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Freedom of speech or hate speech: Where do you draw the line?

Freedom of speech and expression, may not be recognized as absolute, and common limitations or boundaries to freedom of speech relate to libel, slander, obscenity, pornography, sedition, incitement, et cetera.

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Provocation

Zinedine Zidane, the greatest French footballer has scored in both World Cup Finals France has ever reached. In the year 1998 he helped France win the first ever football world cup by scoring two goals in the final. Again in the world cup tournament of 2006, he helped the French team reach the final and scored a goal before he was sent off the ground for head-butting the other team’s player Marco Materazzi, an Italian defender who was guarding Zidane had an altercation and while responding to Zidane’s offer to give Materazzi his shirt, replied that he’d rather have his (Zidane’s) sister than his shirt.” Zidane lost the temperament and France lost the world cup.

Upon Zidane’s return to France, Paris was filled with thousands of fans led by the French president Jacques Chirac chanting “Zizou! Zizou.  A poll conducted in the immediate wake of the incident showed, 61% of French people said they had already forgiven him for his actions while 52% said they understood them. It was later revealed through interviews that Marco Materazzi had insulted Zidane’s sister, which led to Zidane’s heightened anger and reaction. Later in 2010, Zidane said that he would “rather die than apologize” to Materazzi for the headbutt in the final.  He also said, “If you look at the fourteen red cards I had in my career, twelve of them were a result of provocation. This isn’t justification, this isn’t an excuse, but my passion, temper and blood made me react”.

Read more: Does law of sedition undermine free speech?

Following his red card in the final, Zidane retired from his professional football career and confirmed that he would not go back on his decision.

Freedom of speech and expression, therefore, may not be recognized as absolute

Though freedom of expression is recognized as a human right under Article 19 of the Universal Declaration of Human Rights (UDHR) and recognized in international human rights law in the International Covenant on Civil and Political Rights (ICCPR), however, the version of Article 19 in the ICCPR was later amended which states that the exercise of these rights (freedom of speech) carries “special duties and responsibilities” and may “therefore be subject to certain restrictions” when necessary “[f]or respect of the rights or reputation of others” or “[f]or the protection of national security or of public order (order public), or of public health or morals”.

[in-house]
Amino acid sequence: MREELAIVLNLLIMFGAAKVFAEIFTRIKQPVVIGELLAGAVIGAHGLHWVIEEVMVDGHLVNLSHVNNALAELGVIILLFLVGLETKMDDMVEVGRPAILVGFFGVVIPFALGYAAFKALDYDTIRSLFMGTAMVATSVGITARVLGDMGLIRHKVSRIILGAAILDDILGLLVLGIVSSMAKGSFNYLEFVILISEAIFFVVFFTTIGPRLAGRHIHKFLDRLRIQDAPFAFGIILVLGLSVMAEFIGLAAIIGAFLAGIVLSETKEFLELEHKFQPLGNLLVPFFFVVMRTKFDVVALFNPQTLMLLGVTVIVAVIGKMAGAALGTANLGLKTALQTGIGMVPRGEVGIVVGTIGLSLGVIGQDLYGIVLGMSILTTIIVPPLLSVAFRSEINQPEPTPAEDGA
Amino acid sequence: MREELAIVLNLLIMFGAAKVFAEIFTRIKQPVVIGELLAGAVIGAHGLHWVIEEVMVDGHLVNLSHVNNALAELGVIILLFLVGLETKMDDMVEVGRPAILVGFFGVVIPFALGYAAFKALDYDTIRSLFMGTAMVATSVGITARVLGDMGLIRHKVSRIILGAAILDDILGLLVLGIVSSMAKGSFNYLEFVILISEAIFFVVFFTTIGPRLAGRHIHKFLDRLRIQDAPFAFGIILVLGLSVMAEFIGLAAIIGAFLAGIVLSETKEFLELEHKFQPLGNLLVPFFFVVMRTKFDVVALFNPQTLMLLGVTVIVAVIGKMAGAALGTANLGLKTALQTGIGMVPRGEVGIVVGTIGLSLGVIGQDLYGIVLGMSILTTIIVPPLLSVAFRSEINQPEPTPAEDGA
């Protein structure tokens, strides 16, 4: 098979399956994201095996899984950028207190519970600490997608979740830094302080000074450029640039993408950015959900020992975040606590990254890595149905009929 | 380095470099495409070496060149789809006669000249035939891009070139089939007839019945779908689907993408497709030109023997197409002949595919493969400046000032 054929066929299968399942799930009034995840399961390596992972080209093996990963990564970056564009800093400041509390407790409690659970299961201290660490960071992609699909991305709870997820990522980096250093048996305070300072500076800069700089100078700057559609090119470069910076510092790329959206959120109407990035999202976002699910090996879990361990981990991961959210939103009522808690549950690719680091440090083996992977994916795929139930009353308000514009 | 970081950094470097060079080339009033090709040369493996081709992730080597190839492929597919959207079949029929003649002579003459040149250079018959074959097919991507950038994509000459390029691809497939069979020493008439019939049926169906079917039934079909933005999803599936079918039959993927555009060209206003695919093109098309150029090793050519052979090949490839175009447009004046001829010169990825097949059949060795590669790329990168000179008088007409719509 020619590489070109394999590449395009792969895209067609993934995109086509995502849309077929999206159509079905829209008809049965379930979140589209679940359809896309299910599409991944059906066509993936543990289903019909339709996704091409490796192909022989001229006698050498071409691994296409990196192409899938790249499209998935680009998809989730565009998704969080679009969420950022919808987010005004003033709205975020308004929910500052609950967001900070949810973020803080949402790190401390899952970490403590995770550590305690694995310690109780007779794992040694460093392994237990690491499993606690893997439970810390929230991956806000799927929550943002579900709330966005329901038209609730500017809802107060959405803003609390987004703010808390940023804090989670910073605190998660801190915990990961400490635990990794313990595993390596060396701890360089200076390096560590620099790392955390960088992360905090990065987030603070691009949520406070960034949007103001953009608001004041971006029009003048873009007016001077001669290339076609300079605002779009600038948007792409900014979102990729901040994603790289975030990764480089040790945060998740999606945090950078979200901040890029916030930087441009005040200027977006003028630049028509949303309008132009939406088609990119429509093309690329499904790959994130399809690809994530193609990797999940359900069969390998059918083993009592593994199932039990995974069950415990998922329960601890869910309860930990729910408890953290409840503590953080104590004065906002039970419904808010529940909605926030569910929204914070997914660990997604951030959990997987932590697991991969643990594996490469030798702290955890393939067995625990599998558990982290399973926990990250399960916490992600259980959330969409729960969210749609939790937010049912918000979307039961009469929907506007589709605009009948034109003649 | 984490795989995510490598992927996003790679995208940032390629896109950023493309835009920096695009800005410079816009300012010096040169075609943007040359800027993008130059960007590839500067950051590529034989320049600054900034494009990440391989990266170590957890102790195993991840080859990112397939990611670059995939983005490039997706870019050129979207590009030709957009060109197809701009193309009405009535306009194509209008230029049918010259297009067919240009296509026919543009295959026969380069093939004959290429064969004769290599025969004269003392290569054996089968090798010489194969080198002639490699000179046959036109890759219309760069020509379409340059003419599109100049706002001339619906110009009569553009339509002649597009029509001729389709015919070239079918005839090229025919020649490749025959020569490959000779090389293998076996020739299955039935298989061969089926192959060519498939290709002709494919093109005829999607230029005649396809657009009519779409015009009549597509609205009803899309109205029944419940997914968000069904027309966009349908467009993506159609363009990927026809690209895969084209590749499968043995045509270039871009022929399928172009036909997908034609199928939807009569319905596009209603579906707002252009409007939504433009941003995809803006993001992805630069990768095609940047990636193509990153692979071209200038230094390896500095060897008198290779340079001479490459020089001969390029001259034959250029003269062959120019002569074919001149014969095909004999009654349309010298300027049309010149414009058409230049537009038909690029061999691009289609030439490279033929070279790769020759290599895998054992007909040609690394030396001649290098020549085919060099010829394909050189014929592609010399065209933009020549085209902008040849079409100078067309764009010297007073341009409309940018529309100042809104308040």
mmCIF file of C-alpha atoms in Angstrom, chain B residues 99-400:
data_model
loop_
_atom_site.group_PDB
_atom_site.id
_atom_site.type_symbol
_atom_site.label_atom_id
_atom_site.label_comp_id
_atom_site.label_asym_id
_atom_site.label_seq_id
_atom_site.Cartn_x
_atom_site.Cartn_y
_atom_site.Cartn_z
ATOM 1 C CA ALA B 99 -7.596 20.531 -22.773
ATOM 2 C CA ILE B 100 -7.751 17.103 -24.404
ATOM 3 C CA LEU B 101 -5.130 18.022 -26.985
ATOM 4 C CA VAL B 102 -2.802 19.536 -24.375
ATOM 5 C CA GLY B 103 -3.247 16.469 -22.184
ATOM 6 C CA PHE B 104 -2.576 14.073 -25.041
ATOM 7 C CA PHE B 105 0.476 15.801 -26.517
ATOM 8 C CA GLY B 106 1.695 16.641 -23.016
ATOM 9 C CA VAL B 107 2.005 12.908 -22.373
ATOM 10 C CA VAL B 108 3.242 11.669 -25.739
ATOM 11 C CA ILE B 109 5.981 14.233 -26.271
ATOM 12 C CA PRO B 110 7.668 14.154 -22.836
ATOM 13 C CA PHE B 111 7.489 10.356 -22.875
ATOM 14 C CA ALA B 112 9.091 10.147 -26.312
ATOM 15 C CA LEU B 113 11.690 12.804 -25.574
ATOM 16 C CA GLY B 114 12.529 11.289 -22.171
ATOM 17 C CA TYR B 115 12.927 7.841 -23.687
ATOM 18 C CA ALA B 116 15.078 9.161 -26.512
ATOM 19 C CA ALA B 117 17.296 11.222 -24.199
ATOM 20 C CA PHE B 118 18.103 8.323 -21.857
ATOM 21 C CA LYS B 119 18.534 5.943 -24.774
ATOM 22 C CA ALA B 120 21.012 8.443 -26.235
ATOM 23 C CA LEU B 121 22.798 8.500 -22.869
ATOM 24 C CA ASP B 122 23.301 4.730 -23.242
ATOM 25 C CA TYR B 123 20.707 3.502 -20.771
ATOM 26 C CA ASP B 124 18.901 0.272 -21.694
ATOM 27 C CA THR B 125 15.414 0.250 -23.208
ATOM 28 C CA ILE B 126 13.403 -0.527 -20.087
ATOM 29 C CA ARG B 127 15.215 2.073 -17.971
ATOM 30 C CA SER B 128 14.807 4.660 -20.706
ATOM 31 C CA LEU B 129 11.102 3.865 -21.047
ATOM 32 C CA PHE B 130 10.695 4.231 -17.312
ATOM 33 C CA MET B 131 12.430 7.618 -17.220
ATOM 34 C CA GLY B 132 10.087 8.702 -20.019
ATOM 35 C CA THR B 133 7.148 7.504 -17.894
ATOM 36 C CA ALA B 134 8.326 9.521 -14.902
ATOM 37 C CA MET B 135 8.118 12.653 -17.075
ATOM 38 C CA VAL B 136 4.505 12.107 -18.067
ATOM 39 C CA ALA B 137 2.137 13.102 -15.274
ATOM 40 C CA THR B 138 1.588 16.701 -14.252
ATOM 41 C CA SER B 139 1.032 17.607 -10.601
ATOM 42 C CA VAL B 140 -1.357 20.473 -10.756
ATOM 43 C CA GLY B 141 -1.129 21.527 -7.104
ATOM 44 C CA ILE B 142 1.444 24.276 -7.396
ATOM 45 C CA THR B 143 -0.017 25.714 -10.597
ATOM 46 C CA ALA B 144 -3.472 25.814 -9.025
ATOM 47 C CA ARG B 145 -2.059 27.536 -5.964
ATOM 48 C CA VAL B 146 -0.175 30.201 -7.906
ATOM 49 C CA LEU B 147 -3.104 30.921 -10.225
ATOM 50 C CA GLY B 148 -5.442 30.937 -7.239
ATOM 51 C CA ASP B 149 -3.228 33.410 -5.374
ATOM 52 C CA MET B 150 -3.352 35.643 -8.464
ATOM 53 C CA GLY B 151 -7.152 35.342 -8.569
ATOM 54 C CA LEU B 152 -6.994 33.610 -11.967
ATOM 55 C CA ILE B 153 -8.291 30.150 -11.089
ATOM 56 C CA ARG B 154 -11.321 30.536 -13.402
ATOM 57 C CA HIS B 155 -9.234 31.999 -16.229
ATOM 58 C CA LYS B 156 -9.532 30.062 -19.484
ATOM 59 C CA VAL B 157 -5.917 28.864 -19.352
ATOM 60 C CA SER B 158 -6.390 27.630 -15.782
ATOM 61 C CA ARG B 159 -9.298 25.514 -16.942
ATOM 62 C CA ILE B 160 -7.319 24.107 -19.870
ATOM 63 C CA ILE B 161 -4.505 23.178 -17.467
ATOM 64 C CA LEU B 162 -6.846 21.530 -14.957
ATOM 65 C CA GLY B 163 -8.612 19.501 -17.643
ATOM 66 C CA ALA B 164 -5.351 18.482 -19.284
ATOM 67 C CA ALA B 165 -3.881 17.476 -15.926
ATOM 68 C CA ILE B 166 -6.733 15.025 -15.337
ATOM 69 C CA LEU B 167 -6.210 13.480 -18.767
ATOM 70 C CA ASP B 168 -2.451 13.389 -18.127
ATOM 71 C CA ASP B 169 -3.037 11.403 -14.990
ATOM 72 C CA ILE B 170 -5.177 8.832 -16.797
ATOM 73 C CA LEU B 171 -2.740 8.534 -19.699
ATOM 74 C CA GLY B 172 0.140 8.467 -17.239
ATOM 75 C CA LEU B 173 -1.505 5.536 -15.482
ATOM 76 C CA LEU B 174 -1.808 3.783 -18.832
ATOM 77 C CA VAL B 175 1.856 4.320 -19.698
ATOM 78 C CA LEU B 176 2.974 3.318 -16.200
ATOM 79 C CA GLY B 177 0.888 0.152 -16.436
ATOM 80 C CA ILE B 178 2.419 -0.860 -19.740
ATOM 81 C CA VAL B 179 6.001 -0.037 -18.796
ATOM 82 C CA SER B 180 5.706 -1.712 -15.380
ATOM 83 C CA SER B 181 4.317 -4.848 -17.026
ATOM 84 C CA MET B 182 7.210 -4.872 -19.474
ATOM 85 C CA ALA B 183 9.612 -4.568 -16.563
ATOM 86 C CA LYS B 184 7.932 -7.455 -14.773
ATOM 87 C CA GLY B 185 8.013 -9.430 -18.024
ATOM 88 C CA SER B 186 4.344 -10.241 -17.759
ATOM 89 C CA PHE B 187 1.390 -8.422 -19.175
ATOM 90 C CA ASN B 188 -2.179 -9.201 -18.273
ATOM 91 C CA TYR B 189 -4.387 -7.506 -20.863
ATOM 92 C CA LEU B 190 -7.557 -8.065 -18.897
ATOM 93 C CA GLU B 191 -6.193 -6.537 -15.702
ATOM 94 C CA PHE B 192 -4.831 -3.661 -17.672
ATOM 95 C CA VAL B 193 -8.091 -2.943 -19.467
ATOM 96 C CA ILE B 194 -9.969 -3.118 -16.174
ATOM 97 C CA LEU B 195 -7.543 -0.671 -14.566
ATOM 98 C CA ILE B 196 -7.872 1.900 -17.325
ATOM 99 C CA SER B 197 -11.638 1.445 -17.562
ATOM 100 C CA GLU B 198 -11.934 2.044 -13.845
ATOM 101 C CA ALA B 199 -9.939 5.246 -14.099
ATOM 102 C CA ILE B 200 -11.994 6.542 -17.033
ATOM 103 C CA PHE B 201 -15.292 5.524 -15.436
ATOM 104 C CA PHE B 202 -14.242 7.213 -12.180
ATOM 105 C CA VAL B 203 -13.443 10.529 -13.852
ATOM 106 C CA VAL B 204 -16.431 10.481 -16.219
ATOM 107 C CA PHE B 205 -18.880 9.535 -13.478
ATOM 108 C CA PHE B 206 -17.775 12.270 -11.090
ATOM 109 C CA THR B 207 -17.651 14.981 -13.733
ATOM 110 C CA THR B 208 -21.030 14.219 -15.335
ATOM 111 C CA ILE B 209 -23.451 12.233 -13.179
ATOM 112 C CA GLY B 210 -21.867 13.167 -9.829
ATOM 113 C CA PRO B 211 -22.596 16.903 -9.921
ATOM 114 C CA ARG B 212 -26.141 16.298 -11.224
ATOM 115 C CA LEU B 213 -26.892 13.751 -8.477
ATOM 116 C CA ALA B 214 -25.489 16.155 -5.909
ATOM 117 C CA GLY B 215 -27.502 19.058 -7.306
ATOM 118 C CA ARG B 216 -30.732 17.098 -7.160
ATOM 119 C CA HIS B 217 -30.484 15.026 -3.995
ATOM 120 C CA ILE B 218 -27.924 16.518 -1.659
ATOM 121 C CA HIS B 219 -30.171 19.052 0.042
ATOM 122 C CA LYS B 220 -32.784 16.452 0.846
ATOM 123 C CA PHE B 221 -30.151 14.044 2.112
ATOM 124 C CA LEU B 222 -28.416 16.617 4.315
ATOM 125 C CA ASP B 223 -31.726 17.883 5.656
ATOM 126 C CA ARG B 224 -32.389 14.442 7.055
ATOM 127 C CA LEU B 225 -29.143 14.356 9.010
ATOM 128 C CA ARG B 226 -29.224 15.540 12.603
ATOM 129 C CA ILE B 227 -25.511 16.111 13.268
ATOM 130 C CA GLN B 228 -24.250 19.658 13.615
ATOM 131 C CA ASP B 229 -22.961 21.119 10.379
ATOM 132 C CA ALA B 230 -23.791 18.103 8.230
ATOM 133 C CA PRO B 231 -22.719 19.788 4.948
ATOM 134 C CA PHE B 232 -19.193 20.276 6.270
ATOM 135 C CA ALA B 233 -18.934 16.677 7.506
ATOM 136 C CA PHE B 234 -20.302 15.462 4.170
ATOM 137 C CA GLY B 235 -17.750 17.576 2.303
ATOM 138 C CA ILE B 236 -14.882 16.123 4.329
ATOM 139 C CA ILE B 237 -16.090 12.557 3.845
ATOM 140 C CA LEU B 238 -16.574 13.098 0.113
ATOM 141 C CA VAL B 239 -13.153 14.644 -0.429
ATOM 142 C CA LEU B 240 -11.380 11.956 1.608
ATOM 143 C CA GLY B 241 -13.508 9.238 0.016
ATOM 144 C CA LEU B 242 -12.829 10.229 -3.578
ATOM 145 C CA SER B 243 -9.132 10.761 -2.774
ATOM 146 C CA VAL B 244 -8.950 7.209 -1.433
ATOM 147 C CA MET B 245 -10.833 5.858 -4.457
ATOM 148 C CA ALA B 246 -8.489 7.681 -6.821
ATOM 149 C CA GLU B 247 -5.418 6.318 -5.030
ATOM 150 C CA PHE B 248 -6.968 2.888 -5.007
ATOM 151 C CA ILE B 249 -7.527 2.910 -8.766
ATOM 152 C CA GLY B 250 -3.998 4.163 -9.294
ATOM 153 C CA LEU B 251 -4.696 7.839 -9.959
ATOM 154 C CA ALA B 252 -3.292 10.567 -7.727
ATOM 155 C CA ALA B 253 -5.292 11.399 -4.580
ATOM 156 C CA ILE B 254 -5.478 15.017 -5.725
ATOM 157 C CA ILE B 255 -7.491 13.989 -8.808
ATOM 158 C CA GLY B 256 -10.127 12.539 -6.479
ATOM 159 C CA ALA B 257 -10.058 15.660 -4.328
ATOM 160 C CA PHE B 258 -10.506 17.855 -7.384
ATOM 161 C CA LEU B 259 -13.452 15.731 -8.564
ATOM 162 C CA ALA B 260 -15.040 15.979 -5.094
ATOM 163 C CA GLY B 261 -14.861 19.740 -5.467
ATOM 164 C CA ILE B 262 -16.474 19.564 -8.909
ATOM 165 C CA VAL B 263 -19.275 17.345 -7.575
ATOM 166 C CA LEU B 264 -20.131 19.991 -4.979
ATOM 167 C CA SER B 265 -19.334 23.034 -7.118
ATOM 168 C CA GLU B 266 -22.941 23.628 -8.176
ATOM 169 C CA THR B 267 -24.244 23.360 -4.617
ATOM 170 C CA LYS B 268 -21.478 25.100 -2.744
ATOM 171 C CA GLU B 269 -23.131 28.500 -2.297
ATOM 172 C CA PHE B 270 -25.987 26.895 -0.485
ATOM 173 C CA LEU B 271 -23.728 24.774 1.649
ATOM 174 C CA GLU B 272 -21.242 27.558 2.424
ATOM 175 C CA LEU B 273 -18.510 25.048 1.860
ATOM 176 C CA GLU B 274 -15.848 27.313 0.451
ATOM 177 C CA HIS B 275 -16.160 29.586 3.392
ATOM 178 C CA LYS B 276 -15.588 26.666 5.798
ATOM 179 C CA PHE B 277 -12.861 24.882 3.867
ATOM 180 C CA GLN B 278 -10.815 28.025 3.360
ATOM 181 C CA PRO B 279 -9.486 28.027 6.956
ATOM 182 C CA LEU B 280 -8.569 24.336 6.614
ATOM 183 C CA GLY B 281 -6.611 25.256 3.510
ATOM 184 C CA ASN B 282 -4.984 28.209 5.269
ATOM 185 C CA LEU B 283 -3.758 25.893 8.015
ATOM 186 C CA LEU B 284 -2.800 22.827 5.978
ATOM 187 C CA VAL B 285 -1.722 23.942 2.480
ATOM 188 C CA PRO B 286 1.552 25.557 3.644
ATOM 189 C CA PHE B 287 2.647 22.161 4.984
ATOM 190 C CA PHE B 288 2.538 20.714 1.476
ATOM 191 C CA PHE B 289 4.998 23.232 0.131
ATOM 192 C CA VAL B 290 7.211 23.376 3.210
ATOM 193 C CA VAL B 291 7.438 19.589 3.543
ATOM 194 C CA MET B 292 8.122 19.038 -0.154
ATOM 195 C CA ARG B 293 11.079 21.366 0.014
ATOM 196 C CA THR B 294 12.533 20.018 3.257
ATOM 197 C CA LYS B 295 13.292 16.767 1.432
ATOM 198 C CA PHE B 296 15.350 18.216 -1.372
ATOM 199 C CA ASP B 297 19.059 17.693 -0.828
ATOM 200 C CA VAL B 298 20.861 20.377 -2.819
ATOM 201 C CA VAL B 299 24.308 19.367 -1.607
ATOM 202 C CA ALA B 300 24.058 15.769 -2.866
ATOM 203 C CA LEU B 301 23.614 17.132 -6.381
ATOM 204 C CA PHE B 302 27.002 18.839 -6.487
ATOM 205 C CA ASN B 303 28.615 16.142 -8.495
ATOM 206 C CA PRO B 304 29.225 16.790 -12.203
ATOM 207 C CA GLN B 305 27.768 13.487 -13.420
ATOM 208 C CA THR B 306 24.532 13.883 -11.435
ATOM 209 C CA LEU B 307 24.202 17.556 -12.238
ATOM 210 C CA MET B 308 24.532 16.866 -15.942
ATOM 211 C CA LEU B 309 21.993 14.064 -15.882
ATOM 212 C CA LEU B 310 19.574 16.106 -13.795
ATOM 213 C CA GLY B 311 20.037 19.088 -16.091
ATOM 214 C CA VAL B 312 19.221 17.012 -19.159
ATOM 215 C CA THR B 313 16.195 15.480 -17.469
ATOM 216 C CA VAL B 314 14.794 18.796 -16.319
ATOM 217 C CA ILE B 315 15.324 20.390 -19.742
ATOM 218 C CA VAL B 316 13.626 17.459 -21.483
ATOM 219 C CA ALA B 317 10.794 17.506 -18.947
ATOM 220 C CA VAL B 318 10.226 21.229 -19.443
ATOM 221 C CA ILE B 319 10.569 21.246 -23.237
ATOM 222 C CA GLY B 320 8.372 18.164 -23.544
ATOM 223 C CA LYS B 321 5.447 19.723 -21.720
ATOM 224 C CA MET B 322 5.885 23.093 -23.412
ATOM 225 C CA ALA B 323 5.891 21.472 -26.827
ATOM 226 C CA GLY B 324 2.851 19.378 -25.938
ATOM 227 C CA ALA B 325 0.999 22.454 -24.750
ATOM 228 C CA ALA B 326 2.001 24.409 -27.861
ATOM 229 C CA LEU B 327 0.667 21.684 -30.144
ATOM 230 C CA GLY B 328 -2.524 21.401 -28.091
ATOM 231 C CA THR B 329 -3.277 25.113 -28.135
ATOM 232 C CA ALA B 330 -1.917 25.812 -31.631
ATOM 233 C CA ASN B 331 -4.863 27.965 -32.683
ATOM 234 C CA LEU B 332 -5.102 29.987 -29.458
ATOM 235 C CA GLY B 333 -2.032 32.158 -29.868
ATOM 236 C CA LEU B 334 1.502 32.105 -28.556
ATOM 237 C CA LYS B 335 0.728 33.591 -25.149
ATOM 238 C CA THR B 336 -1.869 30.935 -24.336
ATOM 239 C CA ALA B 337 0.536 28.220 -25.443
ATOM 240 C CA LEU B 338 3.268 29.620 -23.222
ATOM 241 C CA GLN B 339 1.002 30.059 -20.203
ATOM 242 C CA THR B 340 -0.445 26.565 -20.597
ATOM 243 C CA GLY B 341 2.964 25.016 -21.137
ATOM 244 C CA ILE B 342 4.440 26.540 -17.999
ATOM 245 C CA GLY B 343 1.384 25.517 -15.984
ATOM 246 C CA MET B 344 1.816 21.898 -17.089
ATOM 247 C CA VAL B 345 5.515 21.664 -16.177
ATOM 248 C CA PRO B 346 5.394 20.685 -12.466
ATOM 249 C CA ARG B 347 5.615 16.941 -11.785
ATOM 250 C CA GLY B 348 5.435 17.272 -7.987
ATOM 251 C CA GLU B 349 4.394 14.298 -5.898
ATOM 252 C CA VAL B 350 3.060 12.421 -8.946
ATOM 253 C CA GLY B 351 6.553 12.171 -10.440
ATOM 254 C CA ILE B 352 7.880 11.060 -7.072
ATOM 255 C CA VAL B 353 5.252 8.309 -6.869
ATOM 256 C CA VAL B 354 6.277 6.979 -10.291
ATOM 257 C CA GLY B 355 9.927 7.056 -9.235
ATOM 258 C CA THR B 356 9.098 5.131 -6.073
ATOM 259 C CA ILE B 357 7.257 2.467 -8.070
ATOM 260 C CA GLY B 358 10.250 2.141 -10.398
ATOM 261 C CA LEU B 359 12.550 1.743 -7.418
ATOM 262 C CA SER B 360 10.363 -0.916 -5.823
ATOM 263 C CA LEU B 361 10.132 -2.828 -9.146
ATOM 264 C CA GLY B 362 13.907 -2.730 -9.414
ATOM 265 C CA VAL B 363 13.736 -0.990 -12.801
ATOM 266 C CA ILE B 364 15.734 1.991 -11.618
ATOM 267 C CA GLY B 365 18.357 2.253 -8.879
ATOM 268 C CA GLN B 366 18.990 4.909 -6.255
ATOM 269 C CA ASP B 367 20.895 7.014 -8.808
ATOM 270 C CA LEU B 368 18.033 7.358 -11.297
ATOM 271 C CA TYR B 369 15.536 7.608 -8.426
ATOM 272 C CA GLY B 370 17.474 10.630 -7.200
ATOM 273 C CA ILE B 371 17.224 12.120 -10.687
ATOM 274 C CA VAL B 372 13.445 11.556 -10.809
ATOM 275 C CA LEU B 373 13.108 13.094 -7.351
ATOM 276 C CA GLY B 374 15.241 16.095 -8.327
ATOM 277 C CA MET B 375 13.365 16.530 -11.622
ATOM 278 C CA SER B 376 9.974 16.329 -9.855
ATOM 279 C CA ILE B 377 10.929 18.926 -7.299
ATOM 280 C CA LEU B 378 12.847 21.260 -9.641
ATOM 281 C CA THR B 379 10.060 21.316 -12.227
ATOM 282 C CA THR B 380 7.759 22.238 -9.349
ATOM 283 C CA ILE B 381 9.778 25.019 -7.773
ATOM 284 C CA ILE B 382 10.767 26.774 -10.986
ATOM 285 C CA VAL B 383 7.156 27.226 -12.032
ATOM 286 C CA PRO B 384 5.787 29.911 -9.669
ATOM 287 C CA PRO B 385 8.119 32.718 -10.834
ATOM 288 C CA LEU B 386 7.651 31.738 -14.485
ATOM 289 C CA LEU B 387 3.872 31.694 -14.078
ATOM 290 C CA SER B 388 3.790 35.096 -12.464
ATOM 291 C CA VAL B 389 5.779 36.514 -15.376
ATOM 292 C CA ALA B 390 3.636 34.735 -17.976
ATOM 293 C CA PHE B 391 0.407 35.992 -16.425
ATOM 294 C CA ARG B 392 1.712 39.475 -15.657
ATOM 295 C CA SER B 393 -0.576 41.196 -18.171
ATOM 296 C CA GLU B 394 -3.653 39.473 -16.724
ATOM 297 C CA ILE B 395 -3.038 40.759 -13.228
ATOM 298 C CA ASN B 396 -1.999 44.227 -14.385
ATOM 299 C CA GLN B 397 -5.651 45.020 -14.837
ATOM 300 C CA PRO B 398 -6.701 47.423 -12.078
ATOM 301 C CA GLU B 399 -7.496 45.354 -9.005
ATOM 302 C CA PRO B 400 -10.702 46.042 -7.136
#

Hate speech 

Earlier this year, Kapil Mishra, a local politician of India’s leading Hindu nationalist party, had just lost an election and according to some observers, was looking for a way to bounce back. He delivered a fiery hate speech that stirred violence in eastern Delhi neighborhood which led to multiple waves of bloodshed, property destruction and riots in North East Delhi caused chiefly by Hindu mobs attacking Muslims. 53 people were killed, two-thirds were Muslims who were shot, slashed with repeated blows, or set on fire and over a dozen Hindus were also killed. The dead also included a policeman and an intelligence officer.

Read more: Islam in the West: Freedom to express or oppress?

‘Harm principle’

As per the ‘Harm principle’, proposed by John Stuart Mill in his famous essay titled “On Liberty” suggests: “the only purpose for which power can be rightfully exercised over any member of a civilized community, against his will, is to prevent harm to others.’ Mill set standards for the relationship between authority and liberty.  Freedom of speech and expression, therefore, may not be recognized as absolute, and common limitations or boundaries to freedom of speech relate to libel, slander, obscenity, pornography, sedition, incitement, fighting words, classified information, copyright violation, trade secrets, non-disclosure agreements, the right to privacy, dignity, public security and perjury.

And I strongly suggest that this suggested prohibition list should be made part of Universal Declaration of Human Rights (UDHR) and recognized in international human rights law in the International Covenant on Civil and Political Rights (ICCPR) with addition of “Mocking any Prophet”.

Read more: Does PTI really believe in freedom of expression?

Mushtaq Jumma is an Ex-Airliner and Business Consultant. The views expressed in this article are the authors own and do not necessarily reflect the editorial policy of Global Village Space.

 

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